[The Kenyan] Agriculture and Food Authority (AFA) slapped a ban on maize imports from Uganda and Tanzania, saying tests on the maize had revealed high levels of mycotoxins “that are consistently beyond safety limits.”
Mycotoxins, particularly aflatoxins, have posed a raging threat to food security, livelihoods and human life in the country. Aflatoxin is a toxic fungal metabolite that is classified as a Group I carcinogen and which occurs naturally in maize and a number of other cereal foods. It is known to cause liver cancer in humans, as well as immune system dysfunction, and growth impairment in humans and animals.
Advances in biotechnology have presented a viable solution to the nagging problem of aflatoxin, with experts citing Bt maize as a strong candidate.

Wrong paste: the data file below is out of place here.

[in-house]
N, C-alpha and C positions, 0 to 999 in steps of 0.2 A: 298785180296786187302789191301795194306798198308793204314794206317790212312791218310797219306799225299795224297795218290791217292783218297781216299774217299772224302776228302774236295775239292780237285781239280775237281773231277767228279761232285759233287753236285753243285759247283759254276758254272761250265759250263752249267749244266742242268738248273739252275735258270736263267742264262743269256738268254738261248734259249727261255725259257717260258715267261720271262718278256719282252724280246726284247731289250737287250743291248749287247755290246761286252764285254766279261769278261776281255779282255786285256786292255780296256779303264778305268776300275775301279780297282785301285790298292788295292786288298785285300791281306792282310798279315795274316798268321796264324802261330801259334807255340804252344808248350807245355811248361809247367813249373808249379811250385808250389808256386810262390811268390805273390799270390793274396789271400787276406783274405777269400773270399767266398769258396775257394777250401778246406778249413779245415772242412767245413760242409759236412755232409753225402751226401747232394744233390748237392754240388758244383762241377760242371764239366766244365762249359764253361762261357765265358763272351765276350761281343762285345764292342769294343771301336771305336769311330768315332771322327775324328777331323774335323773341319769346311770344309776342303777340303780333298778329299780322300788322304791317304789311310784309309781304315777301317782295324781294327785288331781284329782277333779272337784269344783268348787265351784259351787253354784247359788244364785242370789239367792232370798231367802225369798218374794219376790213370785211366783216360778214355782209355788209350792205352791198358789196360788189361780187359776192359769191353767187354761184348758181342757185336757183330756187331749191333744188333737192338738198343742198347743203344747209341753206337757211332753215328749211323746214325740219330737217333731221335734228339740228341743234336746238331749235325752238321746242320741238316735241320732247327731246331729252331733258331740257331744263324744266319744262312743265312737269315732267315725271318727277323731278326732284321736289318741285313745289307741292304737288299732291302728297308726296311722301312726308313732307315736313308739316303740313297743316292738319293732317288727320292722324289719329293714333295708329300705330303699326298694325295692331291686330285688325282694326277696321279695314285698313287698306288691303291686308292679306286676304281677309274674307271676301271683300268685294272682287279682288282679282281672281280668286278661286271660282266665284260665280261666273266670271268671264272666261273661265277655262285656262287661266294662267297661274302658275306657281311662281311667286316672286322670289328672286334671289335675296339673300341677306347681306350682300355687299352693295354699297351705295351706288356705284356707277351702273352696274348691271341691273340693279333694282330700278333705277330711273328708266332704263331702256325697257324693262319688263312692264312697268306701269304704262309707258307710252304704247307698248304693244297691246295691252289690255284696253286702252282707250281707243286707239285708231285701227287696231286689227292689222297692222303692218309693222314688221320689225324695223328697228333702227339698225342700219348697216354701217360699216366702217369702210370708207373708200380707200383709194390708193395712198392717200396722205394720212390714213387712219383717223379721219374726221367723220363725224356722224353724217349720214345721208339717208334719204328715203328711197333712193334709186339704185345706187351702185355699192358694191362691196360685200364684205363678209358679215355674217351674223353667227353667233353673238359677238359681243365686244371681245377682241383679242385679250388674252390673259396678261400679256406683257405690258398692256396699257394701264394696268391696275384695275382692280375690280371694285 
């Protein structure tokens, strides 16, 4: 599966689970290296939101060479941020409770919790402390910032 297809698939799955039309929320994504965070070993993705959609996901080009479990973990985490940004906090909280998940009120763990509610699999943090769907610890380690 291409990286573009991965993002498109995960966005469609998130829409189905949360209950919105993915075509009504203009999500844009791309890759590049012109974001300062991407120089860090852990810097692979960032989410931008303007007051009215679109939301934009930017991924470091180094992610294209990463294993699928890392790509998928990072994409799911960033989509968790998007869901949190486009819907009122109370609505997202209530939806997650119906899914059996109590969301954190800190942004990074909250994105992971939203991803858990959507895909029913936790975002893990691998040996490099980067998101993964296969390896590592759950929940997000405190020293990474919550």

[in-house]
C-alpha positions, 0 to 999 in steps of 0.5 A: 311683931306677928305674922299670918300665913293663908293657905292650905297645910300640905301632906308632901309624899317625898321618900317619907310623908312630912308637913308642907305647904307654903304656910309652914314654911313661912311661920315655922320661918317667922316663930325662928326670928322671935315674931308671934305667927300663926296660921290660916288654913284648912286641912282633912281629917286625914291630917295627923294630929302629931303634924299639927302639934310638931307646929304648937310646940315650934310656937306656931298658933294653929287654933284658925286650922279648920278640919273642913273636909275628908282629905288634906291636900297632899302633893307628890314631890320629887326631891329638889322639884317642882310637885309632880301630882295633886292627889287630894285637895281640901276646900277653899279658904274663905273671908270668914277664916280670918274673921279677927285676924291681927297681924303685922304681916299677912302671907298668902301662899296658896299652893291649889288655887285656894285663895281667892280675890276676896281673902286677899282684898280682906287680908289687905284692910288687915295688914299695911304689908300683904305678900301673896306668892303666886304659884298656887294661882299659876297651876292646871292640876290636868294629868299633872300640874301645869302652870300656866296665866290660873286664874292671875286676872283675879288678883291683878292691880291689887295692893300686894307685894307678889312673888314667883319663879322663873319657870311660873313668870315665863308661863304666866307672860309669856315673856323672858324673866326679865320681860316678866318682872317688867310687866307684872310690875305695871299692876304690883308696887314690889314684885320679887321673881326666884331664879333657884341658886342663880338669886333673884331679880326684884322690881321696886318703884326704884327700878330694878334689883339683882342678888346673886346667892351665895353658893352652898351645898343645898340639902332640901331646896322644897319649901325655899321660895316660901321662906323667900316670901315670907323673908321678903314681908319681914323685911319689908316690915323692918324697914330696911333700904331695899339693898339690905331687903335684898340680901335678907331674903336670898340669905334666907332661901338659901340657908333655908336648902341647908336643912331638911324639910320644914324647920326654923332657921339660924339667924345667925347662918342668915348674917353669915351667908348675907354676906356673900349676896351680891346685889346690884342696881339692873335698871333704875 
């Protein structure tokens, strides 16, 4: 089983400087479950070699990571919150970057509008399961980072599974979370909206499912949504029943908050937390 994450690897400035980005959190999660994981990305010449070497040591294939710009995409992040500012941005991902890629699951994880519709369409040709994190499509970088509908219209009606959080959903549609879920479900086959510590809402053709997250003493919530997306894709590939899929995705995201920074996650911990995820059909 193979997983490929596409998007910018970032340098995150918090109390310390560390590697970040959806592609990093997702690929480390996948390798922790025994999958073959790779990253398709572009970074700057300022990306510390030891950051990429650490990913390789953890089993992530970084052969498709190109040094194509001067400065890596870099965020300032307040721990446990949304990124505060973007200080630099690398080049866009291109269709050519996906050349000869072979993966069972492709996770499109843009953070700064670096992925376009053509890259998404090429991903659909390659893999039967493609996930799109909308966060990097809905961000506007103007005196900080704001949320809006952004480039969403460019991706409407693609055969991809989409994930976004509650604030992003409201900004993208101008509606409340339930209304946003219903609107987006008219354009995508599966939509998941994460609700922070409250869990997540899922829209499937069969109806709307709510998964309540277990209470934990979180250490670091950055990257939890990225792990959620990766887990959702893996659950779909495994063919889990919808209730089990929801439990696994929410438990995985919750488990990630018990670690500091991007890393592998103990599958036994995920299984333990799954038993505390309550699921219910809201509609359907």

In addition to improved yields and reduced insect damage, the end result is improved maize grain quality making it less exposed to fungus or moulds that cause aflatoxin.
“In East Europe, levels of mycotoxins were significantly lower in Bt maize than in conventional maize. The TELA Bt maize reduces the need for sprayed insecticides, making the process of farming maize much safer for farmers, consumers and the environment,” [says Kenya Agricultural and Livestock Research Organization’s Dr. Mwimali Murenga.]